I remember looking at my first semester bill and wondering how I was going to make it through college. Federal student loans only covered a fraction of the cost and the interest rate on private loans would have me paying them for the rest of my working life. It was a terrifying moment, wondering if the education I was working so hard to get would actually be sustainable. After that first year though, I was able to get through college largely debt free. Below are 6 pieces of advice on how I was able to do so.
My first word of advice is do not stop applying for scholarships after you get into college. Most universities have scholarship boards and larger scholarships you are not eligible for until you get accepted, start college, or even until you are an upperclassmen! I covered most of my tuition my sophomore through senior year with these sorts of scholarships. After you complete a year and show that you can succeed in university, people and foundations are more willing to give you money. Keep an eye out for those and check with your advisor to see what scholarship sites or boards your school has (Below is an example of University of Colorado Boulder’s)! February is when most of them are typically due, so make sure to have an idea of what you need to do before winter break!
Look at super local scholarships. I mean, literally search “scholarships for Pueblo graduates” or Colorado graduates going to XYZ location. There are a ton of specific scholarships that are less commonly applied for that are made for you! This is especially applicable if you plan to stay in state for college. Check out alumni chapters for your university and see if they have anything set up for where you are from!
The more difficult the application, the less people that apply. I realize this is the last thing that most college students want to hear, but if a scholarship has a 3 page paper form you have to fill out and physically mail in with printed essays, most people will not go through all those steps. Take the time to apply for those since your chances are greater.
Smaller scholarships are worth your time. If you only spend your time applying for the more competitive $10,000 or full ride scholarships, you are missing out on again, lesser applied to scholarships. Small scholarships add up quickly and can greatly ease your burden. You already have most of the information together that you need for each. You can just adjust your content to tailor your application for each new scholarship.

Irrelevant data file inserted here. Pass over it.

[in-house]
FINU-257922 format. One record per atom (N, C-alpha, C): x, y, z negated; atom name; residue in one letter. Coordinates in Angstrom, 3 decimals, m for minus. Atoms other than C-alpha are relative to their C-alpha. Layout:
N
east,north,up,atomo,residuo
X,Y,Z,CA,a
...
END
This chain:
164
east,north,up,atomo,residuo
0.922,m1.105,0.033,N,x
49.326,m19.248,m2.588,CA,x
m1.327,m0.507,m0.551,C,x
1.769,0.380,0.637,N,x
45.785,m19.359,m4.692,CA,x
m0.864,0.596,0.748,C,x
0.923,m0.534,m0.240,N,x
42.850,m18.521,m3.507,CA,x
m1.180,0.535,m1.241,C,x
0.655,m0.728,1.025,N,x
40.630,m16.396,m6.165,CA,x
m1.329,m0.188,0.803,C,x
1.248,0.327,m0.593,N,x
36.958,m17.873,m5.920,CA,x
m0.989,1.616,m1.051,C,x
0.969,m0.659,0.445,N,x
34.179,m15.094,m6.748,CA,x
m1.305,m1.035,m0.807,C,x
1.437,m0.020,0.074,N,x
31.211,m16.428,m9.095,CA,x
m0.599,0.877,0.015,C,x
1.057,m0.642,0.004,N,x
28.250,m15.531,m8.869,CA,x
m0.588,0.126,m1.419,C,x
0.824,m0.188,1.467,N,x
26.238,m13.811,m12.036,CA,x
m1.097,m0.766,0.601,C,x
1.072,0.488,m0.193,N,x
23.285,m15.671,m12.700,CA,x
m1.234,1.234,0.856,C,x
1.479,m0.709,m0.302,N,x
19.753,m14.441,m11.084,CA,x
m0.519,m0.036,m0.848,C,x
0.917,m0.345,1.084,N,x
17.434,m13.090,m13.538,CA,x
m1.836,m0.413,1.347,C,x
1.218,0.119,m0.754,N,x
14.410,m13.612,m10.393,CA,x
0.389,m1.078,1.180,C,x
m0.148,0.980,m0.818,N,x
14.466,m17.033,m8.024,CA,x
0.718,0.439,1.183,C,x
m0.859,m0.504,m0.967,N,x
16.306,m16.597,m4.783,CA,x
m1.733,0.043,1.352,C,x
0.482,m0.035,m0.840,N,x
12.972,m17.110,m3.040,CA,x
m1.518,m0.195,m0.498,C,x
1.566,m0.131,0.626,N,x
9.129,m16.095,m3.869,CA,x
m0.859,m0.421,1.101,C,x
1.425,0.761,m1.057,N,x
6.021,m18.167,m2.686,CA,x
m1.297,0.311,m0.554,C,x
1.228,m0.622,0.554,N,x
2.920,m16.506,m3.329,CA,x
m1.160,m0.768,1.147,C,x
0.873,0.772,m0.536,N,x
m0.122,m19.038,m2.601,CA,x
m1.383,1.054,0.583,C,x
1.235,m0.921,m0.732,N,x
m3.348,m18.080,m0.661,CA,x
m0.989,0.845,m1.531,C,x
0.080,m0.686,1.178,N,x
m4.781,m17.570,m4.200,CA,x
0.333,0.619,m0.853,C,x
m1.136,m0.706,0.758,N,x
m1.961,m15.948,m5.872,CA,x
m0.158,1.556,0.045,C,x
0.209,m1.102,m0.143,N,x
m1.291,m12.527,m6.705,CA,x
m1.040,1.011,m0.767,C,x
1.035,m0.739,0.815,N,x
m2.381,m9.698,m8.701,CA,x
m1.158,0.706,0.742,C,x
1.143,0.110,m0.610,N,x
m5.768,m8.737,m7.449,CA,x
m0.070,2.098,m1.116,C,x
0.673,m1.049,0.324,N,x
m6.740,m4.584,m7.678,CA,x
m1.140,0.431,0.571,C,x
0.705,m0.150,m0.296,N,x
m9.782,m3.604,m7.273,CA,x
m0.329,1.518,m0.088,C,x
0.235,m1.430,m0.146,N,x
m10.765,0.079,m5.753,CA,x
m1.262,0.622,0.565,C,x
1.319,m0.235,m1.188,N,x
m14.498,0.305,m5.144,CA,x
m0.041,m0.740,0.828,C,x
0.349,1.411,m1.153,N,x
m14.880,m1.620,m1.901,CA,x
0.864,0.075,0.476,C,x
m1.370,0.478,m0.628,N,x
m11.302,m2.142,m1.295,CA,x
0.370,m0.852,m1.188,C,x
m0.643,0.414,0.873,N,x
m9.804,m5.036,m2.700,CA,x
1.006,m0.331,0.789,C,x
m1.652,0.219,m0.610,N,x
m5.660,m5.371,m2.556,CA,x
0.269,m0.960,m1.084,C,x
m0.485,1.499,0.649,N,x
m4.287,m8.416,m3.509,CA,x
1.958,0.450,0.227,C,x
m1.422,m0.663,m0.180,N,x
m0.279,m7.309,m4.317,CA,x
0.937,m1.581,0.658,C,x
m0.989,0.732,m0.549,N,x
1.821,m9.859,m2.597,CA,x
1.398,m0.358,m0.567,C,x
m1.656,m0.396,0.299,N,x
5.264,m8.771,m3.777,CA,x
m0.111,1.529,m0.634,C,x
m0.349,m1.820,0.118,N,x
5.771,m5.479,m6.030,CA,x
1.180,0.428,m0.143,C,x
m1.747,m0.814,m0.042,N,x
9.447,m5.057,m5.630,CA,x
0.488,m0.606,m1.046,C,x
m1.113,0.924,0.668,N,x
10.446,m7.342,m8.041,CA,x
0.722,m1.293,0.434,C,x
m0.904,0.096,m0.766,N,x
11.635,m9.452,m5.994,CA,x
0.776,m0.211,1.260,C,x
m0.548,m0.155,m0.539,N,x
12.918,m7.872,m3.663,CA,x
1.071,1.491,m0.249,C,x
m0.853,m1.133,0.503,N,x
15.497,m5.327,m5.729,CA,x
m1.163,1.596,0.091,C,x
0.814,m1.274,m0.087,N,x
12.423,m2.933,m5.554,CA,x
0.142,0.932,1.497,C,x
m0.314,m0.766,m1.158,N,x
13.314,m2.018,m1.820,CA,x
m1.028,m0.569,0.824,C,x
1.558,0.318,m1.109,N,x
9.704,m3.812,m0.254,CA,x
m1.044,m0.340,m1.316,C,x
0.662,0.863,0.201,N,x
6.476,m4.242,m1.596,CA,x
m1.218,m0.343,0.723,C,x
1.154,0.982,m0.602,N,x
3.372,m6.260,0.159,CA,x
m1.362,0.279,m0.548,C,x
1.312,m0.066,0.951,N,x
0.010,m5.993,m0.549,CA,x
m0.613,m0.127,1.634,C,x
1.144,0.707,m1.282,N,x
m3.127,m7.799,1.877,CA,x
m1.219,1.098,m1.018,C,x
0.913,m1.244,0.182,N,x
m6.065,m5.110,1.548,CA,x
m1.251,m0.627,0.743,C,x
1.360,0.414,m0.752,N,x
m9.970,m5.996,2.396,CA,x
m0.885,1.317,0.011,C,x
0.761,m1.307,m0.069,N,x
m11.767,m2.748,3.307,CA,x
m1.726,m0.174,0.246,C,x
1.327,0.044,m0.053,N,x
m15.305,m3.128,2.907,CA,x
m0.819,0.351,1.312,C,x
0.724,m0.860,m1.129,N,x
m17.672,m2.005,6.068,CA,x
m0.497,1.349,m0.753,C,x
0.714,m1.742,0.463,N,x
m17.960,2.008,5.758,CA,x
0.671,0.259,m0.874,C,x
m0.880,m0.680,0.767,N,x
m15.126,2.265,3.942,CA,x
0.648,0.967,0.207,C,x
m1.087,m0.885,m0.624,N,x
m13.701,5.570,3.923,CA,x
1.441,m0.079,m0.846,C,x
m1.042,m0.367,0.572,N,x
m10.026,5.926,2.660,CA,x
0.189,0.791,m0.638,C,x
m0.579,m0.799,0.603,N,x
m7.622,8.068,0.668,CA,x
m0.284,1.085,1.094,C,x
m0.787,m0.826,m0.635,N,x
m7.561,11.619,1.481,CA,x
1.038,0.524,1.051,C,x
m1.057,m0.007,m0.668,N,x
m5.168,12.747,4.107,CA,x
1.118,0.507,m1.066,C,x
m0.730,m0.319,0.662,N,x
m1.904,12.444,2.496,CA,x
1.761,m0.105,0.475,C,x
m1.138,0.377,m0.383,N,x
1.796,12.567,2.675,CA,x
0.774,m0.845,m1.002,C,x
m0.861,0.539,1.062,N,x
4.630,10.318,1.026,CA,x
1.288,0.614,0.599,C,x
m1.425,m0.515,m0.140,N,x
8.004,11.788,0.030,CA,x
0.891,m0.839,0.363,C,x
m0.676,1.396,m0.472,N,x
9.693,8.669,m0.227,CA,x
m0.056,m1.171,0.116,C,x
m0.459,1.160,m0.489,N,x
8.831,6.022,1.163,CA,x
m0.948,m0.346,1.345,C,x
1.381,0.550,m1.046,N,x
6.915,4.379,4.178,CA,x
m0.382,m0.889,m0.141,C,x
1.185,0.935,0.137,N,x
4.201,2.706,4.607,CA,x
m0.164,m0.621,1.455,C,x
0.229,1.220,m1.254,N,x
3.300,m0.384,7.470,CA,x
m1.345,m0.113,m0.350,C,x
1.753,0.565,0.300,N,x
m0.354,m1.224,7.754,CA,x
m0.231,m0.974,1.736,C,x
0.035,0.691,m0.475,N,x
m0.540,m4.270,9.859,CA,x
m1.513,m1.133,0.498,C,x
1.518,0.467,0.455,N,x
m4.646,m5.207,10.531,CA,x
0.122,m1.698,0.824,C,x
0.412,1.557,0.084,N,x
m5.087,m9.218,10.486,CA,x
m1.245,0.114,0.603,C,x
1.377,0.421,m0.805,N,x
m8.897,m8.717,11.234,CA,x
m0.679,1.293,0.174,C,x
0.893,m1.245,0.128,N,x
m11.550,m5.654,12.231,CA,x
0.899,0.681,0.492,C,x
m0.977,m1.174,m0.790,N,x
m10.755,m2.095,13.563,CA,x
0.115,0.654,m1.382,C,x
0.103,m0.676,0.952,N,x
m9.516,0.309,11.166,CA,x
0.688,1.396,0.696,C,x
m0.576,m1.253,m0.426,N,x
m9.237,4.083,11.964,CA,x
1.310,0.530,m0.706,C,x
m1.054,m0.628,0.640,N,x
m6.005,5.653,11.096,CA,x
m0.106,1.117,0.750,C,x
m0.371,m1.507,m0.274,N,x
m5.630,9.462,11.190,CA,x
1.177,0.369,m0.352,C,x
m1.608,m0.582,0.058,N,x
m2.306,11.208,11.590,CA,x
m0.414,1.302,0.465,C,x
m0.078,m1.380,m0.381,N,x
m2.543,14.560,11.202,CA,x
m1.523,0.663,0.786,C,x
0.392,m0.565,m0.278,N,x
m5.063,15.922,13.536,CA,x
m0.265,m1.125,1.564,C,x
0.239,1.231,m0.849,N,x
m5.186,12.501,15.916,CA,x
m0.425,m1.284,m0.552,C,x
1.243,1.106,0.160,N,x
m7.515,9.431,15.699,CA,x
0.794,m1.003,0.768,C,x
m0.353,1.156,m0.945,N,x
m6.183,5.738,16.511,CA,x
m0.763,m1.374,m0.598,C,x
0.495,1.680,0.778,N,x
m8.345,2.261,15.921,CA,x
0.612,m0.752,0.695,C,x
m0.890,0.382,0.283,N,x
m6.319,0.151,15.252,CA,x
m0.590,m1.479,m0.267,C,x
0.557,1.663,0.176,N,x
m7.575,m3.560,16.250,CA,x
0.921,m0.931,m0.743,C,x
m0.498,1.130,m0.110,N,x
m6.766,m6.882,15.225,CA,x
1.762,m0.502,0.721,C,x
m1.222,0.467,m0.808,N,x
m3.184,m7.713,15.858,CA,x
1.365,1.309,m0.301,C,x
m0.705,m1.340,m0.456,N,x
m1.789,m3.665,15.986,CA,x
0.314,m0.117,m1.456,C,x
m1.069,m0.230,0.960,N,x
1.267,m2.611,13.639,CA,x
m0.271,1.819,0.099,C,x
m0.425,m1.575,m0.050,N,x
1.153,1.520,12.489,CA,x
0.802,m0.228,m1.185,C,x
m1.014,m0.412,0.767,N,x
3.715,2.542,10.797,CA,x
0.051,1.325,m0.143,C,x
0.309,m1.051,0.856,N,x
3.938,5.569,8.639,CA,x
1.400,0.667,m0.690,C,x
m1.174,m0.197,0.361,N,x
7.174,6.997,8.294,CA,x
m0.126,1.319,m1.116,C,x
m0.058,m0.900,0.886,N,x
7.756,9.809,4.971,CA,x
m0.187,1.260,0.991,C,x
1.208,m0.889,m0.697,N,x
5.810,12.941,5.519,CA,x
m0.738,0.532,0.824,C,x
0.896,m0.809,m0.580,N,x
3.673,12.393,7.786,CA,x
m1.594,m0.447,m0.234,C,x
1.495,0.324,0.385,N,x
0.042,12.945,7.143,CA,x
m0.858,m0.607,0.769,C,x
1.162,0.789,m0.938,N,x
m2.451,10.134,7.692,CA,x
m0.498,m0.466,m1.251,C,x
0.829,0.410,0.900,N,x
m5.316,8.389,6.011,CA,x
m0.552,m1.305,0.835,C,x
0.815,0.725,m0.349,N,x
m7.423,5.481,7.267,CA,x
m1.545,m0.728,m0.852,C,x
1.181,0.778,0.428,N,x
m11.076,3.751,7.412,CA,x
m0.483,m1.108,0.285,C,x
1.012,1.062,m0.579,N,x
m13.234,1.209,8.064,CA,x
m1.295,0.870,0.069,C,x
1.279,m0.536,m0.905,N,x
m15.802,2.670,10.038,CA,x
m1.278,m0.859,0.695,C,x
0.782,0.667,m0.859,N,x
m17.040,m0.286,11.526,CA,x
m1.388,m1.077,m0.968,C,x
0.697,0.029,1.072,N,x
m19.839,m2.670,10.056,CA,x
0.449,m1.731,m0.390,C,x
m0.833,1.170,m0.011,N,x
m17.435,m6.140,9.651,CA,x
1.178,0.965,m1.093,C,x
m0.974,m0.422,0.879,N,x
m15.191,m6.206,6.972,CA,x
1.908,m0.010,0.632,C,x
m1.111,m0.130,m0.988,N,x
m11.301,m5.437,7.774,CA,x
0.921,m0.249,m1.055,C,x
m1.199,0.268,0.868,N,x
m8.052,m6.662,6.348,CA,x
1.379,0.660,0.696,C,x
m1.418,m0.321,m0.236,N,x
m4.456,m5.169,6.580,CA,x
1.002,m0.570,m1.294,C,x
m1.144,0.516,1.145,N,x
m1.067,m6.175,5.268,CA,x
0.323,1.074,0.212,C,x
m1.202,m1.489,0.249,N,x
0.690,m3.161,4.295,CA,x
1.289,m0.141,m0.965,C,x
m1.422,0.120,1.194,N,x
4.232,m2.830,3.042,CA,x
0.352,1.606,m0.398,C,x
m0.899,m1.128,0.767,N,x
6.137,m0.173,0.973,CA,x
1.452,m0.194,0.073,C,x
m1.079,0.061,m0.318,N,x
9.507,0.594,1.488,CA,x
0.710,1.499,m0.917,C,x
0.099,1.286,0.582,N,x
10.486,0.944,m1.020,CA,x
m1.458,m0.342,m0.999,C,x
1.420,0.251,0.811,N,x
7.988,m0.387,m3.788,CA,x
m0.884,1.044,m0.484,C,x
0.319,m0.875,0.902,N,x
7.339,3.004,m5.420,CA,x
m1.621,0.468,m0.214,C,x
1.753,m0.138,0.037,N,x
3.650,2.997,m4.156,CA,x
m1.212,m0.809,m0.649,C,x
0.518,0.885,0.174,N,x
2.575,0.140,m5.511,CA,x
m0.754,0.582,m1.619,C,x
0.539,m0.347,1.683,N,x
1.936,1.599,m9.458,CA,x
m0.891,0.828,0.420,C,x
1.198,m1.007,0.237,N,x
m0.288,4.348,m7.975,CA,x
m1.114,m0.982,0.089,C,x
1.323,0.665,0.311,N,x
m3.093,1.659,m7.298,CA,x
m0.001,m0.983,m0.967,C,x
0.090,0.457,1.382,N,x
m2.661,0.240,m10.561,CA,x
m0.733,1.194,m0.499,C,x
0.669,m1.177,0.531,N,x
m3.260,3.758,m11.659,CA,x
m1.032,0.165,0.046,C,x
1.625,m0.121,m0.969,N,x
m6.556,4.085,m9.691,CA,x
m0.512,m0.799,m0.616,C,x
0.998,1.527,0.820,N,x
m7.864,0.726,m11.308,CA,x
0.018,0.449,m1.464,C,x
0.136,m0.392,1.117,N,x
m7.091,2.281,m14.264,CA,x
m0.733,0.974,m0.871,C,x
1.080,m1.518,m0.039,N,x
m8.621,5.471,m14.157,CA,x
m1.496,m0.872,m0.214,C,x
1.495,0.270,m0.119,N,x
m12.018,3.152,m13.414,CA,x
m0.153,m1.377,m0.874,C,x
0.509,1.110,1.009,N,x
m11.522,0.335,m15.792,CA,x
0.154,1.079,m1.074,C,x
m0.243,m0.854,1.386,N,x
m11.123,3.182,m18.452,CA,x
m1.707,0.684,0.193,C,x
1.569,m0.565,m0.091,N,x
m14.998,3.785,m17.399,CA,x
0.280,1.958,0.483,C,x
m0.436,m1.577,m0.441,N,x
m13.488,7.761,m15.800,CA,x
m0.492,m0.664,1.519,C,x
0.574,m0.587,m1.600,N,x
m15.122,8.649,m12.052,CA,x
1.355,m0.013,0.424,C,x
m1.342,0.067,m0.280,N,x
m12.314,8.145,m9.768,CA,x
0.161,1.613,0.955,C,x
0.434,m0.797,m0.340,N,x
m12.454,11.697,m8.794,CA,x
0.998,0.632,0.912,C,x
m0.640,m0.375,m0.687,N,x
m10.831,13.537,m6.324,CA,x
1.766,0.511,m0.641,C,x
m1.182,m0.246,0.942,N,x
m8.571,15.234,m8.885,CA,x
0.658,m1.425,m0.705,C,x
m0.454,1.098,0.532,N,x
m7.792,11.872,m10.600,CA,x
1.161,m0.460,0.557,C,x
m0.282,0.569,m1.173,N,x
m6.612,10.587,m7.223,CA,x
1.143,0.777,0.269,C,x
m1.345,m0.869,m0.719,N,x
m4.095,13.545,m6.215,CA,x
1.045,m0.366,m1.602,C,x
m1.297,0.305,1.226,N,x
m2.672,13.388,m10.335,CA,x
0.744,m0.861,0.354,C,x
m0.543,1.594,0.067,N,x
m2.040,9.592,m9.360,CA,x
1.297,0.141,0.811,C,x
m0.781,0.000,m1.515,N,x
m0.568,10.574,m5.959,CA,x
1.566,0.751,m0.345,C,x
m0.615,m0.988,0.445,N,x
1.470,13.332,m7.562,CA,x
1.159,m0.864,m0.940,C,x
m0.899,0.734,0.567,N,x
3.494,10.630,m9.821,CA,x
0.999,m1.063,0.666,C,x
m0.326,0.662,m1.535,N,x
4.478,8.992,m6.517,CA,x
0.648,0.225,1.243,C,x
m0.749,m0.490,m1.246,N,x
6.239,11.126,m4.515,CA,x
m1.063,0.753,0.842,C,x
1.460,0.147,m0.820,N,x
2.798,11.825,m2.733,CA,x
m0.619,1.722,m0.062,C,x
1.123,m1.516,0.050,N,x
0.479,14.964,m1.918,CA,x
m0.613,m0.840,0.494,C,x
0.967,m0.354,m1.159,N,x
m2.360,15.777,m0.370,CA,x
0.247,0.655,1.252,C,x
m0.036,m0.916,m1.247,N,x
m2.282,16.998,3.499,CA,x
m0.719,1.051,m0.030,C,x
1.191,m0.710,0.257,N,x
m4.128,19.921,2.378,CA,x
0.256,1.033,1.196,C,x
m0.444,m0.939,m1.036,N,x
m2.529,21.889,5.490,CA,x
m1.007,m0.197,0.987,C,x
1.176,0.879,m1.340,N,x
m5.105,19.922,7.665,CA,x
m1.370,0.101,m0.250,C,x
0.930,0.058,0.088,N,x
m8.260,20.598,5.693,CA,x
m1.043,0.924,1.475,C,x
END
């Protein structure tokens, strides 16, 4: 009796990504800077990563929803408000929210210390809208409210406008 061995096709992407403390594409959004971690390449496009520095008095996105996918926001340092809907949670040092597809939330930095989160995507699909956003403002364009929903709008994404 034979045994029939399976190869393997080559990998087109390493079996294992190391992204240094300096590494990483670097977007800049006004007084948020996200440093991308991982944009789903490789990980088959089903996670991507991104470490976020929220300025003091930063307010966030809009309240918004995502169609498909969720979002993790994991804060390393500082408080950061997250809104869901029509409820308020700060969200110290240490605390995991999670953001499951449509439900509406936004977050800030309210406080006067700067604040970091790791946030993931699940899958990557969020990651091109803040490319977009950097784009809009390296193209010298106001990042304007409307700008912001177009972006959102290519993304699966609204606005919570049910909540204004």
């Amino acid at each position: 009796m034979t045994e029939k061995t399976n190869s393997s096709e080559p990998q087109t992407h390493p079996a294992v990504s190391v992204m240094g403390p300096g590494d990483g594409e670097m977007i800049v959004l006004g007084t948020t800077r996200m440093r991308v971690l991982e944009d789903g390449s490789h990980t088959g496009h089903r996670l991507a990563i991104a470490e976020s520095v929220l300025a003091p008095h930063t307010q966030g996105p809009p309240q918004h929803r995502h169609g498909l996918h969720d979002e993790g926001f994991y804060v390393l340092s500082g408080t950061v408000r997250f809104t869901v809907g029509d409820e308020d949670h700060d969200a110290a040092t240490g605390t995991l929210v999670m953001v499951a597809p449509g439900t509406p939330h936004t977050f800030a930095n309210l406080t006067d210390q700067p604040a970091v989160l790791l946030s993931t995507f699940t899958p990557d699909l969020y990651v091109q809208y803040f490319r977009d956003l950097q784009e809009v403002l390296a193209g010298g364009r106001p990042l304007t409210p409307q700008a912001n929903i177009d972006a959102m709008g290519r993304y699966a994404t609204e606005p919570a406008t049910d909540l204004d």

See what sort of fellowships, work study, or working scholarships your college or university provides. Mine offered scholarships to students who worked on campus for more than a year, positions that were paid with a scholarship like being a residential advisor, and other ways to more directly fund your education. These opportunities also look good on resumes!
This last piece of advice may seem obvious but it is important. Don’t forget to reapply to your yearly scholarships. Put notifications in your calendar to make sure you get those in early. If you got the scholarship once, you can probably get it again if you put the effort in.
Funding college can be scary. Even with all this work, you can still end up having to take out large loans. My hope is that maybe this will give you one more place to look to try and cut that down. Your first bill does not have to be the total you pay every semester; it can always get better.
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Written by Natalie Anderson on Jun 05, 2022